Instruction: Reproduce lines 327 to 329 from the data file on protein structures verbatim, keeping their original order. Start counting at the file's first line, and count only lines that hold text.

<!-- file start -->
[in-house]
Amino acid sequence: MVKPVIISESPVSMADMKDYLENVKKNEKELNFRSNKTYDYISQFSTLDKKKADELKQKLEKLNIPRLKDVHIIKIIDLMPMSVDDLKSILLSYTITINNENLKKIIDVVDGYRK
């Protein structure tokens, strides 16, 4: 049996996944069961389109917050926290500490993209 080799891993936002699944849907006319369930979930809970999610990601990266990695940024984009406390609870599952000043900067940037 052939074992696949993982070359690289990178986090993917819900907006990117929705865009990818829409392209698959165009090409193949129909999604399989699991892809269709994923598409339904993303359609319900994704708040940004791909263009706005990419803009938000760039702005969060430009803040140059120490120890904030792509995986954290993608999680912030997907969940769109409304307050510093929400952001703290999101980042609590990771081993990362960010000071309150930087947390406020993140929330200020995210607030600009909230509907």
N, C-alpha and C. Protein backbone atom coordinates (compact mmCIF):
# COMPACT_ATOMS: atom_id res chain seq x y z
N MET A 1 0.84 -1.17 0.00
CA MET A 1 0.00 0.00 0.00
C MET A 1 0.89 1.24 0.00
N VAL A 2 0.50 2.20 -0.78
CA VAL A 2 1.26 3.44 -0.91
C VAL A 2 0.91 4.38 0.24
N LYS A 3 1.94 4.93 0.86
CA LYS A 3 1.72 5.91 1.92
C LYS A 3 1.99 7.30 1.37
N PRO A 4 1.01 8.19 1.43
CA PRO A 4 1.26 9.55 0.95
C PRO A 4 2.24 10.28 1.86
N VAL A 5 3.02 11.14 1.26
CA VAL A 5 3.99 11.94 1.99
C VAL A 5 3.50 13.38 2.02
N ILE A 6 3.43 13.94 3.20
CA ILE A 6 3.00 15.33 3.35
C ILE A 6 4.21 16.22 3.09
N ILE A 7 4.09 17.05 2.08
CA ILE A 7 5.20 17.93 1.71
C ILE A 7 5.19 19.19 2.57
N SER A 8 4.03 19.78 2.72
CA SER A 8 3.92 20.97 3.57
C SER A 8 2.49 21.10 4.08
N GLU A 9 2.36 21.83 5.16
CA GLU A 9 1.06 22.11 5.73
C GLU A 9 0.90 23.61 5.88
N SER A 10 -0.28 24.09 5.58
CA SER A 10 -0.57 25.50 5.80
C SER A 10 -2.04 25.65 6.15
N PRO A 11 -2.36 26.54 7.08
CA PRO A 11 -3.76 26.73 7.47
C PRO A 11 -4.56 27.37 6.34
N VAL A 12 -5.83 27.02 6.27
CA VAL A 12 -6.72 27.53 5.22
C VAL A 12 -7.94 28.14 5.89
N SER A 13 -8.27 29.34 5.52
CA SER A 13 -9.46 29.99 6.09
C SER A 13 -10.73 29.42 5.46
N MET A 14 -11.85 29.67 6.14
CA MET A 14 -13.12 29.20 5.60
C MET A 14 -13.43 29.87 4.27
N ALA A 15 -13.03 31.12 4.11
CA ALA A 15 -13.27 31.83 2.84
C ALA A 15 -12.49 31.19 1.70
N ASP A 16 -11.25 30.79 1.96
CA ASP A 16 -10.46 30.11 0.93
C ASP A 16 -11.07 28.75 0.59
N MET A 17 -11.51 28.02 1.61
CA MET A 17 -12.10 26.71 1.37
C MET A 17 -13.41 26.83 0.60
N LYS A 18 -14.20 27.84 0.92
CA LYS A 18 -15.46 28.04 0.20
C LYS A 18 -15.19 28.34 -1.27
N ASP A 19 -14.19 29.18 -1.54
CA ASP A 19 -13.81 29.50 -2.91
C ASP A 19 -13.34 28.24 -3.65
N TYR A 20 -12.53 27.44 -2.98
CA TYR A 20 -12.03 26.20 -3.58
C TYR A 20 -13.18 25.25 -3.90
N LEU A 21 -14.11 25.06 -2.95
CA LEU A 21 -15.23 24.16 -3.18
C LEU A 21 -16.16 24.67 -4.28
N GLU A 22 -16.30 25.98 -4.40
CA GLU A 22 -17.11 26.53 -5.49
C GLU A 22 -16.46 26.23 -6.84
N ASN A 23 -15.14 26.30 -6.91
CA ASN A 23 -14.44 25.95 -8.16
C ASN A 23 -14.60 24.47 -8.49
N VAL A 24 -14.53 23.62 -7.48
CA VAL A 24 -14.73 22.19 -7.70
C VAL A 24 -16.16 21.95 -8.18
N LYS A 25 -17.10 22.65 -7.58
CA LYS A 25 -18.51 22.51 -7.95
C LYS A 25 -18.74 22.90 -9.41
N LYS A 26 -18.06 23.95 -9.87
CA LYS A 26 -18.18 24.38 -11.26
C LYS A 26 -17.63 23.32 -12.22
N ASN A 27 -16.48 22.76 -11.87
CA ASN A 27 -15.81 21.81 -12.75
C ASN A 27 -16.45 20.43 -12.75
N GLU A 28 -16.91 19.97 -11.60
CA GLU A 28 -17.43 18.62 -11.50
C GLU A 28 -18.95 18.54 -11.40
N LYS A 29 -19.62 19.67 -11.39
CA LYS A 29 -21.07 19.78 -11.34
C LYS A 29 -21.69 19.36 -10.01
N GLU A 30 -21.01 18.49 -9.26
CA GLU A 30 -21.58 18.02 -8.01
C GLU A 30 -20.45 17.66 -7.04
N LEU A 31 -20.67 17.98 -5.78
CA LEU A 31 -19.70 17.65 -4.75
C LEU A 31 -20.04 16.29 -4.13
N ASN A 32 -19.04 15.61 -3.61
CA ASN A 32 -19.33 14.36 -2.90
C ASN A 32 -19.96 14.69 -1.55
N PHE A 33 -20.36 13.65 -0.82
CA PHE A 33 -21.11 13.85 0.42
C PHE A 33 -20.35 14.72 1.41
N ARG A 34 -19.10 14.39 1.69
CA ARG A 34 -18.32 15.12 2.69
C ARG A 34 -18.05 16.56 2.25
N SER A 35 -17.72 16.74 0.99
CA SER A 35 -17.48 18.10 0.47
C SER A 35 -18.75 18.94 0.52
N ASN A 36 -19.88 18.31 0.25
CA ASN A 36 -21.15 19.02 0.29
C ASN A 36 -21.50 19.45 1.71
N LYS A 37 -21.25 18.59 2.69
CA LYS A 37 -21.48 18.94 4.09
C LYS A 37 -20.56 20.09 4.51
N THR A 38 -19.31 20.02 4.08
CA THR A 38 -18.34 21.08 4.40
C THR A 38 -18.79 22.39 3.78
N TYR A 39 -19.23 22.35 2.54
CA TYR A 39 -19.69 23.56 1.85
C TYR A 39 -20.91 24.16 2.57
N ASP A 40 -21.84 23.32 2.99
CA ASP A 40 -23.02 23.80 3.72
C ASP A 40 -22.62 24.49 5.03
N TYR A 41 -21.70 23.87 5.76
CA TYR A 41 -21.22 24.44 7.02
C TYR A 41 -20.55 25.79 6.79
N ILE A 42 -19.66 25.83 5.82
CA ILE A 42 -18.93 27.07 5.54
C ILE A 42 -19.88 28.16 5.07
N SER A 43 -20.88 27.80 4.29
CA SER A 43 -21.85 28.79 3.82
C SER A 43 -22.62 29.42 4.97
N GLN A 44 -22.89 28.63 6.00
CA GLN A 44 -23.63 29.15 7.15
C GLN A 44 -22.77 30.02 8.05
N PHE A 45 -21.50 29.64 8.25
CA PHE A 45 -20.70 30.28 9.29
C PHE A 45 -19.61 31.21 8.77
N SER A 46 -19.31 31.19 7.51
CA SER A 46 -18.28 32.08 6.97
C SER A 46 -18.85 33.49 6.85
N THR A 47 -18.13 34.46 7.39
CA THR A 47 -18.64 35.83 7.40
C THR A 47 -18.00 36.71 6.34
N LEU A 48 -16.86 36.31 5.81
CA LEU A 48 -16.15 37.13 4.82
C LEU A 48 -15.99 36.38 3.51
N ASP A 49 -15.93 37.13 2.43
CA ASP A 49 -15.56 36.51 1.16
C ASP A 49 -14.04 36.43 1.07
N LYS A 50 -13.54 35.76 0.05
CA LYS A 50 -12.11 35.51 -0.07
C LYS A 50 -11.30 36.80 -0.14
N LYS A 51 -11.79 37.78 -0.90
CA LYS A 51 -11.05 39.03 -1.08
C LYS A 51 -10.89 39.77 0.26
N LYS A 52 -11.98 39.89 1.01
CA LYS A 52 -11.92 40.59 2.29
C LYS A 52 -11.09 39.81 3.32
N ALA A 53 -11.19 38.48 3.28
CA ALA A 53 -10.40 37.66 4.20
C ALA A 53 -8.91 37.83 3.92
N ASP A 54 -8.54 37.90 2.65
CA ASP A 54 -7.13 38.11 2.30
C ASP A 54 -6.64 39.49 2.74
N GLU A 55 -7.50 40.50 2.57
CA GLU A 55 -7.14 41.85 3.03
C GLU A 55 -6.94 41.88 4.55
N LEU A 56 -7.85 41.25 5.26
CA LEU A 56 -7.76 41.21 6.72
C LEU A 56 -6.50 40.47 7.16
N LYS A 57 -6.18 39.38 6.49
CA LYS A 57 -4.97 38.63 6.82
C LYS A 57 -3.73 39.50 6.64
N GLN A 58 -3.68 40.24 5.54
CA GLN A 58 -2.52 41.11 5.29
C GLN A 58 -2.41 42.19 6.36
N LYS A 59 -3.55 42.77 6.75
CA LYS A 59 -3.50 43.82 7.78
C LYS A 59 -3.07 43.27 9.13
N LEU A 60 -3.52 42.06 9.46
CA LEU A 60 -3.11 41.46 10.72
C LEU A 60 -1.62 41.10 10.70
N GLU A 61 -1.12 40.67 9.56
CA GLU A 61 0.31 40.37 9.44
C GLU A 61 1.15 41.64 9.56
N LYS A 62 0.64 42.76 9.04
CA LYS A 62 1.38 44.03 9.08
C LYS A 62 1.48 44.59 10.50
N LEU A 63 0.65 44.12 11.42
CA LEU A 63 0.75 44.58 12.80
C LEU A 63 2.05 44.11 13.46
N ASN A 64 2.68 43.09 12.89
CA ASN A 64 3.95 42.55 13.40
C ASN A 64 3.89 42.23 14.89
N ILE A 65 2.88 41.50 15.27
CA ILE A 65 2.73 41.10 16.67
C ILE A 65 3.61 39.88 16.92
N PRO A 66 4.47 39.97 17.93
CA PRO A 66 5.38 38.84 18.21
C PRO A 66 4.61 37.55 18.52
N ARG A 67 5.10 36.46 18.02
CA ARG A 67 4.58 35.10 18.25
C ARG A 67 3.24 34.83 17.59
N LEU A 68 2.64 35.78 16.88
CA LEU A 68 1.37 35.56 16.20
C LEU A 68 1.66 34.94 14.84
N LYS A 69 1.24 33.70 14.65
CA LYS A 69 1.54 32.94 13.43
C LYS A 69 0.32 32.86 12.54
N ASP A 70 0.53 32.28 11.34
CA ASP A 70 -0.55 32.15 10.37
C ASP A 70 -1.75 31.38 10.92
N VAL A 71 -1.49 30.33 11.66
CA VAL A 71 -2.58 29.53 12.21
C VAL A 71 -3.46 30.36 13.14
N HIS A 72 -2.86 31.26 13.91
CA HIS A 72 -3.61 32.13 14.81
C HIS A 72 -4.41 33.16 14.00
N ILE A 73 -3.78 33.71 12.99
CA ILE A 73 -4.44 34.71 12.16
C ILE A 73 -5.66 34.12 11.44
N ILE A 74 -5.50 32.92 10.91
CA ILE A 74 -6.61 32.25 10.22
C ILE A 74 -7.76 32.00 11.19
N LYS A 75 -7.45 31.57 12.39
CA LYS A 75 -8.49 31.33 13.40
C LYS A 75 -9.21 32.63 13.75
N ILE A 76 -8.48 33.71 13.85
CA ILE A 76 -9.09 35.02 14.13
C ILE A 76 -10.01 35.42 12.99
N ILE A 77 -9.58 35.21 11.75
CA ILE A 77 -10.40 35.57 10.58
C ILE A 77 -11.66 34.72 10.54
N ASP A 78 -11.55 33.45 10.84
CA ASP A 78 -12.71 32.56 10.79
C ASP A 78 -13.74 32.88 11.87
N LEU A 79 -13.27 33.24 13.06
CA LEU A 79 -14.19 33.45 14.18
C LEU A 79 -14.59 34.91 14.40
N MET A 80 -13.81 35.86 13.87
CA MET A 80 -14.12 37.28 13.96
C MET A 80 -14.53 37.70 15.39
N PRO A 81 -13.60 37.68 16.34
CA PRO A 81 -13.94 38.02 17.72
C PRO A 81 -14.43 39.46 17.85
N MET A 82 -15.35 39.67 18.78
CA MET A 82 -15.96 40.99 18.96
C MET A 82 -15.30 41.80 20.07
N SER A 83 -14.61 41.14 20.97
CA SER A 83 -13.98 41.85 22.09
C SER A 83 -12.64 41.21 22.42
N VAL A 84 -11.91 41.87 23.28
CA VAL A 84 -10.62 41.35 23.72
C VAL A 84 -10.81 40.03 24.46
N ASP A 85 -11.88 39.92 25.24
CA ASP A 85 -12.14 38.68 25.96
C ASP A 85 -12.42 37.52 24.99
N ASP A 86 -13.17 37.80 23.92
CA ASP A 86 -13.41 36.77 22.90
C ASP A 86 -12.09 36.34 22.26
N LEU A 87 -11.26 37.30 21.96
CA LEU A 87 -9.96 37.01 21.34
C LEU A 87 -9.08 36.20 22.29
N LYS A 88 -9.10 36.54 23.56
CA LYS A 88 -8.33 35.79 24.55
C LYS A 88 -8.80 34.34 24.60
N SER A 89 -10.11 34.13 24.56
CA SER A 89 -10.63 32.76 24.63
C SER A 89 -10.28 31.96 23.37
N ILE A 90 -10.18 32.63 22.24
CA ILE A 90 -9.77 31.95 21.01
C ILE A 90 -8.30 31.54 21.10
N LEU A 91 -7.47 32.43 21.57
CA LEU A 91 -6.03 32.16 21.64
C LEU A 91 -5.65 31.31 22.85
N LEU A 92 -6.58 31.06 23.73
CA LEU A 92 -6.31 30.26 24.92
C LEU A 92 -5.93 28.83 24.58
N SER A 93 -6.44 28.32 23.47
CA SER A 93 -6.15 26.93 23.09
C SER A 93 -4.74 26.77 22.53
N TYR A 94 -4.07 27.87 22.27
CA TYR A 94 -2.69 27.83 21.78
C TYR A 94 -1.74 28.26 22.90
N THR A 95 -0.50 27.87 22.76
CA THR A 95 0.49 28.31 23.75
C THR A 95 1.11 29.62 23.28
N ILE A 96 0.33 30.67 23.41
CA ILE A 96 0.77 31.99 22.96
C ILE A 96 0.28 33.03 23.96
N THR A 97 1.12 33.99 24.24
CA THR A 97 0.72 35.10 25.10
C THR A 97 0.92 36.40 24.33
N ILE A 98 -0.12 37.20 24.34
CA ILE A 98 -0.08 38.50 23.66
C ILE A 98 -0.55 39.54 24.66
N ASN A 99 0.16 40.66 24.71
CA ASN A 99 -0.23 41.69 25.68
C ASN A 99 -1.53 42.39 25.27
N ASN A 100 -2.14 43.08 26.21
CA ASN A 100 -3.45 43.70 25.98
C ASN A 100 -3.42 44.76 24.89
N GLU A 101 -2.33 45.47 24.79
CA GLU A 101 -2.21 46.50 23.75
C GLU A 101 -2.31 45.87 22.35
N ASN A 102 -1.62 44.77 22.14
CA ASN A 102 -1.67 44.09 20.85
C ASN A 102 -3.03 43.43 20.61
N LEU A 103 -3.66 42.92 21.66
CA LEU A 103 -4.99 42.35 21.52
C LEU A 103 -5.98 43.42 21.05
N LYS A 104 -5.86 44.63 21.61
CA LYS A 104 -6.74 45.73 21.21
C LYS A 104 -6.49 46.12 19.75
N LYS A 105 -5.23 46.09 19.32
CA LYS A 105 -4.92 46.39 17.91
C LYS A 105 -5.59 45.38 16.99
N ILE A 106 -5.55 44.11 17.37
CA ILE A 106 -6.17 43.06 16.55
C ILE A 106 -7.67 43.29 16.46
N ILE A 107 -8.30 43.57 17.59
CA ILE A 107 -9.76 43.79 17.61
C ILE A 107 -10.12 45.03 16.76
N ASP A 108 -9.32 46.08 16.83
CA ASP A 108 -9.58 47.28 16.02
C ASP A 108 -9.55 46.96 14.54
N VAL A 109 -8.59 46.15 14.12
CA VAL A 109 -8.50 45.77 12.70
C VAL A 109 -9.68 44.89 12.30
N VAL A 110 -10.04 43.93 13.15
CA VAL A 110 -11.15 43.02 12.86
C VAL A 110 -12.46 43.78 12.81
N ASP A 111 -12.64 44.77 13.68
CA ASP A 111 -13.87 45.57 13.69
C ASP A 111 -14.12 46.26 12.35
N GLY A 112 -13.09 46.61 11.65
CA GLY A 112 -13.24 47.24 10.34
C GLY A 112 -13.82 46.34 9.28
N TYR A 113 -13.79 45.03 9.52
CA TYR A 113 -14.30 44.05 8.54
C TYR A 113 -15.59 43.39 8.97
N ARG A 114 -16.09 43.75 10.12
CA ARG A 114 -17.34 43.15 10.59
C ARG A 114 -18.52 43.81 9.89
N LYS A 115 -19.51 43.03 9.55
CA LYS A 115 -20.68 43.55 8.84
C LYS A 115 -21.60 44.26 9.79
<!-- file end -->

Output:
N ASP A 108 -9.32 46.08 16.83
CA ASP A 108 -9.58 47.28 16.02
C ASP A 108 -9.55 46.96 14.54